India Abroad, 30 Dec. 2010 – Sheela Bhatt
As prices of everyday goods make the common Indian weep, Sheela Bhatt takes stock of 2011’s to-do list for India’s government
Nobody in India wants to really celebrate the advent of the New Year – except people with thick skin.
As a besieged country and a tainted government move into 2011, Indians are buying onions at a price unheard of in their lifetime: Rs 60 a kilo, or $1.2 for 2.2 lbs. The price of sugar is nearing a bitter Rs 55 a kilo, or $1.1 for 2.2 lbs. Land, the most costly item in India, is generating political scandals, fuelling social strife, launching mass movements and dashing a million dreams of owning a “sweet home.’
Life is getting tougher and brutal. Indians don’t need an astrologer to tell them that life is going to get more difficult in 2011 – and that all they can do about it is raise their tolerance threshold. The Indian urban middle class and the poor people, who voted for Prime Minister Manmohan Singh’s economic ideas and Sonia Gandhi’s aam admi (common man) politics in 2007, are now seriously questioning the duo’s government.
The country is readying to make its displeasure known in the coming state elections; except in Kerala and Assam, the Congress party is likely to eat humble pie – if it can afford the price of the ingredients.
Congress party president Sonia Gandhi, the most powerful person among over-1.2 billion Indians, faces multiple challenges that will directly affect her ambitious plan of pushing her son Rahul Gandhi into India’s governmental power setup.
Just check out three serious decisions she will have to take in the first quarter of 2011. Right now, India’s parliament is stalled due to the Opposition parties’ demand for a Joint Parliamentary Committee probe into the 2G spectrum case, in which airwaves were sold to big mobile telephone service providers at throwaway prices in 2007-2008. If her government’s federal Budget is to be passed, then Sonia’s backroom boys will have to either break the unity of Opposition parties demanding the JPC before February, or get the regional parties like Uttar Pradesh Chief Minister Mayawati’s Bahujan Samaj Party or its rival the Samajvadi Party of Mulayam Singh Yadav to support her government. The BSP and the SP will extract their pound of flesh, and there is a political price to pay – weakening the Congress party’s ground position in the politically key state of Uttar Pradesh.
Otherwise, Sonia Gandhi’s government can fall. Many regional parties outside the Congress party-led United Progressive Alliance, however, are ready to come forward as saviors of India’s grand old party. No politician wants a general election so soon. But, the entire exercise will make Sonia’s government more vulnerable to political blackmail.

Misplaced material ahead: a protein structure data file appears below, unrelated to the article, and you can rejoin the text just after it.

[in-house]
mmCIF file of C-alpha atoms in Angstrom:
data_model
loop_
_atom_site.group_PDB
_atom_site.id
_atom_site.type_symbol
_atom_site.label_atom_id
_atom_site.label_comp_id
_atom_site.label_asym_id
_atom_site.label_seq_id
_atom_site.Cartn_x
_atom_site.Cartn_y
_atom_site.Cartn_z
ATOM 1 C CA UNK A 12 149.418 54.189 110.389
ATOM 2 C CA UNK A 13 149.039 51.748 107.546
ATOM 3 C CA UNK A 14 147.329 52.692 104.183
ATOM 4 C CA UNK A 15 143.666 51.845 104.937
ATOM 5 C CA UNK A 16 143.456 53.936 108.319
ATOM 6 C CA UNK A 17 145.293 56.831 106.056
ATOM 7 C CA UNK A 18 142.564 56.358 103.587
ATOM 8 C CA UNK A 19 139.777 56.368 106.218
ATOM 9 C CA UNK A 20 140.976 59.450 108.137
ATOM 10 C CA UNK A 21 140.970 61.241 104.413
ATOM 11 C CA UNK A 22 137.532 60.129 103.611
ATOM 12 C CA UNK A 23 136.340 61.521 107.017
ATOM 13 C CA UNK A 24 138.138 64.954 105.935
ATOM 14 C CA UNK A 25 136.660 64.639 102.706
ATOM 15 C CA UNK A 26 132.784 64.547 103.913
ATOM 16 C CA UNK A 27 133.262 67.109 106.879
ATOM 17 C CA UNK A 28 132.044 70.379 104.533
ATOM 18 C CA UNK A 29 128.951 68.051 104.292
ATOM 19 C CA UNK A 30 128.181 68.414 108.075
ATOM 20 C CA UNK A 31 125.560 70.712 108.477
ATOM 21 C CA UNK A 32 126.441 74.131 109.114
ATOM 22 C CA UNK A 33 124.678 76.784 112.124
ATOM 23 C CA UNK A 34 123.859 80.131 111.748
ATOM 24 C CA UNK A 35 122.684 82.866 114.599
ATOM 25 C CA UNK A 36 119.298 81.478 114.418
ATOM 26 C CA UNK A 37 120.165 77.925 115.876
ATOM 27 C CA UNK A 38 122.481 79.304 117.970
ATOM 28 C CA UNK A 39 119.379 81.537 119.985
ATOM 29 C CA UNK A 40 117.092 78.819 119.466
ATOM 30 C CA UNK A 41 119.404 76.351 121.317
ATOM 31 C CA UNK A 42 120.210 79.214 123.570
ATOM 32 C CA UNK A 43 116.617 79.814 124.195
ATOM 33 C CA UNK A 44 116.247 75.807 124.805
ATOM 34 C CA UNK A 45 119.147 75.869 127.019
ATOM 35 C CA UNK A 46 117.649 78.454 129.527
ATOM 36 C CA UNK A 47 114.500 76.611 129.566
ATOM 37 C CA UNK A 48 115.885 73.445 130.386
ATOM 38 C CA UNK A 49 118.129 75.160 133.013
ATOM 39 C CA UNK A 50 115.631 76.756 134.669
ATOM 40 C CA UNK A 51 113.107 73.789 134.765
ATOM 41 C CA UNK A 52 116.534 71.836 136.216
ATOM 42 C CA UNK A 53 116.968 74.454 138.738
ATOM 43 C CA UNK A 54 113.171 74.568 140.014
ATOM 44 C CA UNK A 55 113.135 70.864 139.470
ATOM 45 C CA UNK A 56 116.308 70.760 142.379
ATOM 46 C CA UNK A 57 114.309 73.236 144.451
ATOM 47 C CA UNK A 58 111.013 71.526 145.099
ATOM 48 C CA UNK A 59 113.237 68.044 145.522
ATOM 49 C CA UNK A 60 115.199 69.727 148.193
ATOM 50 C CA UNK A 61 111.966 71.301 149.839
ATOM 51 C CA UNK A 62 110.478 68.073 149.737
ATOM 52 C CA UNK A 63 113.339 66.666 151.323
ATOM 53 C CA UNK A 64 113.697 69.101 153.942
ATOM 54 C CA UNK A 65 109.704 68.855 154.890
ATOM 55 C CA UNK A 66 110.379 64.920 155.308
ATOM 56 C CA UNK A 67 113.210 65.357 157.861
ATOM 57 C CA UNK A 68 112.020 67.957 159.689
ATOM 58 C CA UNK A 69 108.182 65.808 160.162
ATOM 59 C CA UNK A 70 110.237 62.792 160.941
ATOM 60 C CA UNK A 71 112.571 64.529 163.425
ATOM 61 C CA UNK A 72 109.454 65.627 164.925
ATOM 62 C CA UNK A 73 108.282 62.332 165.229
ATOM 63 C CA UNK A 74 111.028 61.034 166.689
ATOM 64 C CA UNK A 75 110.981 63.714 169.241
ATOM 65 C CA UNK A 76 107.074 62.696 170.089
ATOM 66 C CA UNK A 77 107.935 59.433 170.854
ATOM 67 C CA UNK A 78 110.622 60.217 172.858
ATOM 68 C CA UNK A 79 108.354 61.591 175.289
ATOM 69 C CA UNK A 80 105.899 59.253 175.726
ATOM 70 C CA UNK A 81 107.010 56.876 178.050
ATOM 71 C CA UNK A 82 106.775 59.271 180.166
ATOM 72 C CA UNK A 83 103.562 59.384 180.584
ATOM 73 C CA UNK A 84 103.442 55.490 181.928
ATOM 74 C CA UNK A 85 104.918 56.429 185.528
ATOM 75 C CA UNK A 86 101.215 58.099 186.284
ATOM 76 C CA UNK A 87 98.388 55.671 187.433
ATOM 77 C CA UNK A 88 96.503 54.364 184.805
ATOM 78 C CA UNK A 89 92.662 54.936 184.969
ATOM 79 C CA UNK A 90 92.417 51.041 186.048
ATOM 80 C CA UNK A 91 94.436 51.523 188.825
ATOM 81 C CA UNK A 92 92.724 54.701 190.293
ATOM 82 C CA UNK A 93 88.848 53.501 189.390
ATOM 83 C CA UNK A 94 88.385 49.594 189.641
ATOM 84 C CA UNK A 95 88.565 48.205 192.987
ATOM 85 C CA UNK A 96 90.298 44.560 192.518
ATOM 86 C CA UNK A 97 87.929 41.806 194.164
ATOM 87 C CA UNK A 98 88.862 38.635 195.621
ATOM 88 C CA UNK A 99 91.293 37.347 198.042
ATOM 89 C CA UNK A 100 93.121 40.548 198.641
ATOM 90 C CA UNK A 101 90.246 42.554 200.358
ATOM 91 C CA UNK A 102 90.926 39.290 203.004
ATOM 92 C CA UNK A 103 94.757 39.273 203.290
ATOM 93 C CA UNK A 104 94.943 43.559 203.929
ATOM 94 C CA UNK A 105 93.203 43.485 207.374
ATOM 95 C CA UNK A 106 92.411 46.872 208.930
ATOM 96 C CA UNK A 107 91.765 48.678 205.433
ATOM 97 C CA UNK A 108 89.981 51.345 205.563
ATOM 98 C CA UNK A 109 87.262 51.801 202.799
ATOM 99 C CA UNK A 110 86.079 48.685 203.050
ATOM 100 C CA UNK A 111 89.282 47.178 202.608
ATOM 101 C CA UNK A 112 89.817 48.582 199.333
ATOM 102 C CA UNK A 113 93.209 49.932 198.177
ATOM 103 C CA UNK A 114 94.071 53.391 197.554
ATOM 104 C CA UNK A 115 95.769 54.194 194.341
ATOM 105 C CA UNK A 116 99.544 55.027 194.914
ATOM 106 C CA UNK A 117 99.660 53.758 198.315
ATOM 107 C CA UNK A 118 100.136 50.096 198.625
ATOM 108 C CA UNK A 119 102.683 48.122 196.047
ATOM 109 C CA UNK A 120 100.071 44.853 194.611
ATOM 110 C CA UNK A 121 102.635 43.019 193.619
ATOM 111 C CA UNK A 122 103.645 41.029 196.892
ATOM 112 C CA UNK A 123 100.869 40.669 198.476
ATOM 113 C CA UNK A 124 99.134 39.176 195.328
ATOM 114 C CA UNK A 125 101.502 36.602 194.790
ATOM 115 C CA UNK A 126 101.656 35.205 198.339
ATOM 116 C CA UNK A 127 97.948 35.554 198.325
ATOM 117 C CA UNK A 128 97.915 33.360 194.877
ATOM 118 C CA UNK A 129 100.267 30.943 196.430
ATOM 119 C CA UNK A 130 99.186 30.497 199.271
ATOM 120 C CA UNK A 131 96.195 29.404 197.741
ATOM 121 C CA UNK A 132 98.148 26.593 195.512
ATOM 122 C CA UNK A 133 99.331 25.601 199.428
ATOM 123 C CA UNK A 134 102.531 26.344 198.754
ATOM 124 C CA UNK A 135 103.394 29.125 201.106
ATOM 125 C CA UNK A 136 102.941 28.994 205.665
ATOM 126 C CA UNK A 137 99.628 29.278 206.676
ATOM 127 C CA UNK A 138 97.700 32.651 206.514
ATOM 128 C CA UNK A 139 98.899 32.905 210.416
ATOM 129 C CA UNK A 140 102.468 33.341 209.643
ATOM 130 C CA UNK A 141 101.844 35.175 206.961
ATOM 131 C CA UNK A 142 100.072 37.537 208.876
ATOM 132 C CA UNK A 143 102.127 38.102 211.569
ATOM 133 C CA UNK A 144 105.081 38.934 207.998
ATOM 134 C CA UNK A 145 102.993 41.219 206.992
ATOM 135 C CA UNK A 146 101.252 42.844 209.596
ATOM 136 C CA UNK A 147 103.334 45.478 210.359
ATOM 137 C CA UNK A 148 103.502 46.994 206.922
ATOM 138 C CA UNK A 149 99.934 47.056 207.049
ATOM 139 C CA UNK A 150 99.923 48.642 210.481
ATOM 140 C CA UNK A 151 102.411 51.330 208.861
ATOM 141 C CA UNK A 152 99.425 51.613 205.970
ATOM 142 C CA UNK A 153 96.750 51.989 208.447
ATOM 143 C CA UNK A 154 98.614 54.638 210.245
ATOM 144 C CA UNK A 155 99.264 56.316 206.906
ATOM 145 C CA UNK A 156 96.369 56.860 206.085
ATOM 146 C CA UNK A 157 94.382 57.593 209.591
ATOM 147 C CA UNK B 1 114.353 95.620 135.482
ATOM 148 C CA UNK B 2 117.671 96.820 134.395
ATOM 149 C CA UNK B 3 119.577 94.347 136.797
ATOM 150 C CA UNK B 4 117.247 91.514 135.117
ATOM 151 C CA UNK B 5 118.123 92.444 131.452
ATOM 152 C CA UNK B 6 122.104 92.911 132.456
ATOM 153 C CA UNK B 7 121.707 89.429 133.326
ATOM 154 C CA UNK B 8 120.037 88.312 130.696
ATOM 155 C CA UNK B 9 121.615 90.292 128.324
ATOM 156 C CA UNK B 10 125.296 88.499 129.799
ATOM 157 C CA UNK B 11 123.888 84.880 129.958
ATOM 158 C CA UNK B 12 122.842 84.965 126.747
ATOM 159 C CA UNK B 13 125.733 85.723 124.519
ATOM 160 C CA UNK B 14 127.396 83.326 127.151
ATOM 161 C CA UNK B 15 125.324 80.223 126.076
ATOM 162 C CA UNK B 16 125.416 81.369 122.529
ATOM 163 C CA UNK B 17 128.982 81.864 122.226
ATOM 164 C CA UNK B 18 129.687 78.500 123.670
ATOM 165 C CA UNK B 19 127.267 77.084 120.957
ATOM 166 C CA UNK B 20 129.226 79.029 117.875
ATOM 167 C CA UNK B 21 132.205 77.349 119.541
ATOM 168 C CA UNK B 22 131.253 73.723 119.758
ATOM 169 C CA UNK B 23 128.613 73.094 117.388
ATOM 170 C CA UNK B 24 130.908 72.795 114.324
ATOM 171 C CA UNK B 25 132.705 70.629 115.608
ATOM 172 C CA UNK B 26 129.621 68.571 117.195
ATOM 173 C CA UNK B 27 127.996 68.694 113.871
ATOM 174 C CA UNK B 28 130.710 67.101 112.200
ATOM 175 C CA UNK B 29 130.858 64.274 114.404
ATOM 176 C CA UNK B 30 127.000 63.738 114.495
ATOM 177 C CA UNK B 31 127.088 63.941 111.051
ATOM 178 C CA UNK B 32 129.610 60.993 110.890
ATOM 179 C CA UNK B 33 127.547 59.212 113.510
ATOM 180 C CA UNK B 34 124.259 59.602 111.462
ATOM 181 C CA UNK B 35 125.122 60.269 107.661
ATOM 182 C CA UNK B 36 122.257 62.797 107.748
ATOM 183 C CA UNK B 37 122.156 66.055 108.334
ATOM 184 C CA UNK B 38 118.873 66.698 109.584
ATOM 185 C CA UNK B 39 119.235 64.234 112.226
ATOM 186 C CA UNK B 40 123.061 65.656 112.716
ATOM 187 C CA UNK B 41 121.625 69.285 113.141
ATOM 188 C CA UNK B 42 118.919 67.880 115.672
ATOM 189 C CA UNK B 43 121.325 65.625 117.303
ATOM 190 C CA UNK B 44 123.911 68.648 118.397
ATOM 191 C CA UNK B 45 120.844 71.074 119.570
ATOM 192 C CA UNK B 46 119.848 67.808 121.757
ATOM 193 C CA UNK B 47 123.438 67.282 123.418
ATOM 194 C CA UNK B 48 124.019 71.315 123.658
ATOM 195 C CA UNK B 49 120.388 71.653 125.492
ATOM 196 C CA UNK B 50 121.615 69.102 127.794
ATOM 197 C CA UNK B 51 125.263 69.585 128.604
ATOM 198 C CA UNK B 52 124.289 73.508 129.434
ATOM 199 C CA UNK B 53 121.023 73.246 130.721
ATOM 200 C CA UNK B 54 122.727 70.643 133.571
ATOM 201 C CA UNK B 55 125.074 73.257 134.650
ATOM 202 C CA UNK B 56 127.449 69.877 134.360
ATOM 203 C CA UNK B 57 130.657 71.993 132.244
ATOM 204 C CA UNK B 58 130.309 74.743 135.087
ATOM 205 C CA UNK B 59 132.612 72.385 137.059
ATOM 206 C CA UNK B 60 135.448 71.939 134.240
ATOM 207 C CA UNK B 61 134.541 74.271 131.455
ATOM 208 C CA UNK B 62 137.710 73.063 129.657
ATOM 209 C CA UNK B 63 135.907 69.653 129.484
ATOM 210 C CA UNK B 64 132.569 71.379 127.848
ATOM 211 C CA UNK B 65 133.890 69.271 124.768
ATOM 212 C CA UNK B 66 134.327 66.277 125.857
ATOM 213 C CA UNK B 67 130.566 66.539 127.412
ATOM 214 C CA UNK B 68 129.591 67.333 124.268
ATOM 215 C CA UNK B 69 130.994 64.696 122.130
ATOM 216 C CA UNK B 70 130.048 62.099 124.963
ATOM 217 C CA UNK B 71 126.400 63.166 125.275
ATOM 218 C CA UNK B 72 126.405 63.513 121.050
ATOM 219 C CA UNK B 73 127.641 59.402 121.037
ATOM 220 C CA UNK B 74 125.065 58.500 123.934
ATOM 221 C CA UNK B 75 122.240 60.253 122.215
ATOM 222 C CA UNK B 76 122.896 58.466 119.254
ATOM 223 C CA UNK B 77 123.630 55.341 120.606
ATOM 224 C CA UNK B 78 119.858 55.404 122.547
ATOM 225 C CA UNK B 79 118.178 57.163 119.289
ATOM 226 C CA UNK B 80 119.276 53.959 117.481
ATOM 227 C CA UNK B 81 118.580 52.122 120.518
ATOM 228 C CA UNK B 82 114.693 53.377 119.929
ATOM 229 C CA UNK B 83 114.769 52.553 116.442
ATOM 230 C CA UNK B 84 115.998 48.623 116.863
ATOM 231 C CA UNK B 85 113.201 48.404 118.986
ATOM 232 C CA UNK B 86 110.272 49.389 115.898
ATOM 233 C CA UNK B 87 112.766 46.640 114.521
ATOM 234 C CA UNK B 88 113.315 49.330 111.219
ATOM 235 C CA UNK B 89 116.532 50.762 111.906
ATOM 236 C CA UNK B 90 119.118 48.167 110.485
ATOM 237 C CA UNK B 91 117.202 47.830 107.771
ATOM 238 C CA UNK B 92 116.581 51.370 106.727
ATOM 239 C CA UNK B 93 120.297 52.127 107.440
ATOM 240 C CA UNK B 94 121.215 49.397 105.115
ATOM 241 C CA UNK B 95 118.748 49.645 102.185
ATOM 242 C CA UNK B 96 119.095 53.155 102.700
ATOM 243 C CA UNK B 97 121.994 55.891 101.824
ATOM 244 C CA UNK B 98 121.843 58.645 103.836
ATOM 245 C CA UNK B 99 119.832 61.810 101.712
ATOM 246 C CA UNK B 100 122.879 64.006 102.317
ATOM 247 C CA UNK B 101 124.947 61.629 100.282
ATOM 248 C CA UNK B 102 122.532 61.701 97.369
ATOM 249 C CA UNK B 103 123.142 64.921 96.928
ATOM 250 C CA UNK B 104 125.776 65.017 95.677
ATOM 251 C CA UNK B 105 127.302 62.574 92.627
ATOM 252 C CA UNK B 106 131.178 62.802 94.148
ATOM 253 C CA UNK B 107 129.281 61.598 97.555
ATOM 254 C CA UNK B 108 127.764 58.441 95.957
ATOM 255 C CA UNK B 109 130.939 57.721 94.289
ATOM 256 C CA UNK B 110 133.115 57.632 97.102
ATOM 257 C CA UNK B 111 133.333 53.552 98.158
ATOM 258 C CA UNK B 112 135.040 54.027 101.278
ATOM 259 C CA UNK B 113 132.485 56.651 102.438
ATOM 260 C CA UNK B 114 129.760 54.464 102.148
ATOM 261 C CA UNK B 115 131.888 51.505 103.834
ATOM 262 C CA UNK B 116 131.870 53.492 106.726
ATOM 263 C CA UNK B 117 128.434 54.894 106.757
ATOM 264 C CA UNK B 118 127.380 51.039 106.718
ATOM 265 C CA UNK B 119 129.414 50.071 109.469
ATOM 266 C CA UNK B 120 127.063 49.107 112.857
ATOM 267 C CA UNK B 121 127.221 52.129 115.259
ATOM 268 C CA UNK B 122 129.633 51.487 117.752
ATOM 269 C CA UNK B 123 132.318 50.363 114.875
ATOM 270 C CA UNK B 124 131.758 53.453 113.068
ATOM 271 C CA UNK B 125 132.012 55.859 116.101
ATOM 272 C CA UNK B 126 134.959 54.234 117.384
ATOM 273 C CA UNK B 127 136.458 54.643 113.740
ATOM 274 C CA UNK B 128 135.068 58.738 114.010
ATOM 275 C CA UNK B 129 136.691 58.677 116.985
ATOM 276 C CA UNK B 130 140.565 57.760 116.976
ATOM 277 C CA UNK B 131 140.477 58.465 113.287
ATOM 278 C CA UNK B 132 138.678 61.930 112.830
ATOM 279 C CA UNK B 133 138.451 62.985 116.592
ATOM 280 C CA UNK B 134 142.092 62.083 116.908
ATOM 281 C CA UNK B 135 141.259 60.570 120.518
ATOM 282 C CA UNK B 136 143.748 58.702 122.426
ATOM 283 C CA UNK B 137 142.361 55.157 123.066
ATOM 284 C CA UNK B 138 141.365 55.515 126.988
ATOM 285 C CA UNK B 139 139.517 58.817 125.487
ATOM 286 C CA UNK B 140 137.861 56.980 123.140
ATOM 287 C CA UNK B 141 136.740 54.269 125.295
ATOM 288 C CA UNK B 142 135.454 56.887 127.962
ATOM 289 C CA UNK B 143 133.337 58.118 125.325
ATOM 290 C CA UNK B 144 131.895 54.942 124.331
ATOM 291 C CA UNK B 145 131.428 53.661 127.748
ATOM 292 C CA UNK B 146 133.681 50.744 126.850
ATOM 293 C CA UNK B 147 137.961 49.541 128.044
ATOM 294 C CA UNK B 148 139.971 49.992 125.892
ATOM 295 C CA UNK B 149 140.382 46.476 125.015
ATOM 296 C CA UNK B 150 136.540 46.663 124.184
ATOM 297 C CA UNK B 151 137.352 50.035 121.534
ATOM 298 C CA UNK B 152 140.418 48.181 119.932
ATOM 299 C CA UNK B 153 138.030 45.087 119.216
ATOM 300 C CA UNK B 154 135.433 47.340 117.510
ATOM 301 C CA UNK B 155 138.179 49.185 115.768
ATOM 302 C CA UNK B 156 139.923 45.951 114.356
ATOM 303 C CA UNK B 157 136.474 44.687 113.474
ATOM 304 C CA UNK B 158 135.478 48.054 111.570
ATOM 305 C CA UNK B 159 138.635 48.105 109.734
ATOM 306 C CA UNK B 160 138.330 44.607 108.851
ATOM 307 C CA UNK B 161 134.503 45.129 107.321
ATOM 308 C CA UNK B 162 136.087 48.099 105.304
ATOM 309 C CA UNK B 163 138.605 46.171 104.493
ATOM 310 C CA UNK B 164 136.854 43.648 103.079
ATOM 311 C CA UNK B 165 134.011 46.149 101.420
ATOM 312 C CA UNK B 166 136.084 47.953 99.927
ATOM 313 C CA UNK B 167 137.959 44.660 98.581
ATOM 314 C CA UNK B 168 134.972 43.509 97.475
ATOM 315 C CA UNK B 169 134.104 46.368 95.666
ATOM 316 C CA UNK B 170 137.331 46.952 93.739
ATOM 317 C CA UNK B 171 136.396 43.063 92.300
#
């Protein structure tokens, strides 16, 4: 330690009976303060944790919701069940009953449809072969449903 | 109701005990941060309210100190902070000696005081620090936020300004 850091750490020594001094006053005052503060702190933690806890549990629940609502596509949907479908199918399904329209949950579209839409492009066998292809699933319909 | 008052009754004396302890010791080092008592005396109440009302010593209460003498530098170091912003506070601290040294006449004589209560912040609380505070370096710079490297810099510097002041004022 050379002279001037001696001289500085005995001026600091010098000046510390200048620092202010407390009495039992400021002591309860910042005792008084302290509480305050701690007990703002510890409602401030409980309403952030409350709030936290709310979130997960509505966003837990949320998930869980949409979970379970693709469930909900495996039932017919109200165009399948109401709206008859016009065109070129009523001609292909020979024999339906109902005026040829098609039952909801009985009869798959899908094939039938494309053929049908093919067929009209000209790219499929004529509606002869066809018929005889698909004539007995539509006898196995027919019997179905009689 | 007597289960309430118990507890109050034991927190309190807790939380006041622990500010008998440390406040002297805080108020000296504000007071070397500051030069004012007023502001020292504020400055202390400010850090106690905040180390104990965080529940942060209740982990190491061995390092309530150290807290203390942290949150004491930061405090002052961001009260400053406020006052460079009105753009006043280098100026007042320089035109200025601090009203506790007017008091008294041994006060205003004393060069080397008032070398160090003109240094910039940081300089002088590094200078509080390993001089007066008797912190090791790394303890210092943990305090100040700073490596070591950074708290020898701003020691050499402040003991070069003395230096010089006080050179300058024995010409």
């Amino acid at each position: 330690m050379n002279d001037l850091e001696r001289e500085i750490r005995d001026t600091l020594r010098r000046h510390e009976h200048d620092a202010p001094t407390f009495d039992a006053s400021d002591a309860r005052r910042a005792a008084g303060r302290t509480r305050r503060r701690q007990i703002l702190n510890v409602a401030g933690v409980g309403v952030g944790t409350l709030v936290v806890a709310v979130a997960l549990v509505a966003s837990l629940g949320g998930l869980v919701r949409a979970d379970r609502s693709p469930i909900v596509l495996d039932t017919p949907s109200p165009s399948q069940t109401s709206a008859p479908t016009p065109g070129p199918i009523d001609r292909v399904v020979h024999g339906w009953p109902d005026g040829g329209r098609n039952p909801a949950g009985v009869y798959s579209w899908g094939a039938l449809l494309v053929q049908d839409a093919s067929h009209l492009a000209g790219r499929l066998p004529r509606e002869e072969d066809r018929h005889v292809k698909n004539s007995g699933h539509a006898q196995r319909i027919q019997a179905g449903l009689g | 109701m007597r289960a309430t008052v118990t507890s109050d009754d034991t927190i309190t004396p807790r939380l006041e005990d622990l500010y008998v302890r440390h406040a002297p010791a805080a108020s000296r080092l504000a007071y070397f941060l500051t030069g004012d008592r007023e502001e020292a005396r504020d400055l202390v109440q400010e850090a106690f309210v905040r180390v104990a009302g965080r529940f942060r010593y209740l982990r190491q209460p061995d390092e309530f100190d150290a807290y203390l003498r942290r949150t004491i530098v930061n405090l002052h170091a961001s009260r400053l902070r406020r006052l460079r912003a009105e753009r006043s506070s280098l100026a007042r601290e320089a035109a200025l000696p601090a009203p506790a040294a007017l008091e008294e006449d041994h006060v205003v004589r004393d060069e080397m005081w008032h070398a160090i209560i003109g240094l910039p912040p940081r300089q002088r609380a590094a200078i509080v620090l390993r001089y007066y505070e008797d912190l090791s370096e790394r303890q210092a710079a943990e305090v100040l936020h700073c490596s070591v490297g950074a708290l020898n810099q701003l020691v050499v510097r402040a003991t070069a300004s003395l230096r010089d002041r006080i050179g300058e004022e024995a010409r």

The demand for a separate state of Telangana is another pressing issue in which the Congress party is hopelessly trapped. Andhra Pradesh – of which Telangana is a part – is a Congress party stronghold that has helped the party come to power in New Delhi twice. The demand for Telangana is highly sensitive and politically volatile. People of Andhra Pradesh are ferociously divided over the issue. Sonia Gandhi’s leadership is falling short of understanding and responding to the problem’s complexities – forget about finding a solution.
For years, Sonia has evaded declaring whether she supports the proposed division of Andhra Pradesh. The demand for Telangana is reaching its climax; by March, Hyderabad will come to a boil. It’s a loss-loss situation for Sonia. Before any more people die over the divisive issue, she will have to take political steps. And time has already run out for her to take a stand on the issue.
Third – and the most important – issue before her in 2011 is making drastic changes in her government, in the top leadership of her party and in the state units to arrest the fast-sliding image of the 126-year-old party. The charges of corruption are sticking, say her party men and her critics. All her government seems to be doing is thwarting the allegations of corruption – not the corruption in the system.
The scams linked to the UPA government remind Indians of the Bofors howitzer gun acquisition scam that tainted her husband’s clean image in the late 1980s. In the first year of the second decade of the new millennium, Sonia will have to think of some novel way to deal with coalition partners – like she did in her stunning election victories in 2004 and 2009.
India’s democracy is at a stage where it desperately needs some framework, some do’s and don’ts, in running coalition governments. Sonia will have to think of ways to make coalition government work.
It’s no small event that the rightwing Bharatiya Janata Party and the Left parties have found common ground over the corruption issue to take on the Congress party. In the days of 24/7 news channels and of the uncontrollable World Wide Web, one doesn’t need a great uniting moral force like Jayaprakash Narayan or a rallying point like V P Singh to spread the anti-government message in India’s nooks and corners.
If Sonia Gandhi is not able to refurbish her party’s image, it is possible that 2011 may prove the 2G spectrum scandal a more potent political weapon than even Bofors.
And once the Congress party slide begins, it will no doubt affect Sonia Gandhi’s highly successful career graph after taking over as party chief.
She will have to reshuffle the federal cabinet to give an illusion of change, at least. She will have to bring in smarter manipulators and mass leaders in the party to take on the spin of the Opposition parties. And she will have to give clear signal that she wants the government to act against corruption.
The BJP is also mired in controversies and land scams in states. But the Congress party under Sonia’s leadership has more to answer on the issue – because her political identity is solely linked with the aam admi, who is at the receiving end of her party’s six-and-a-half-year rule.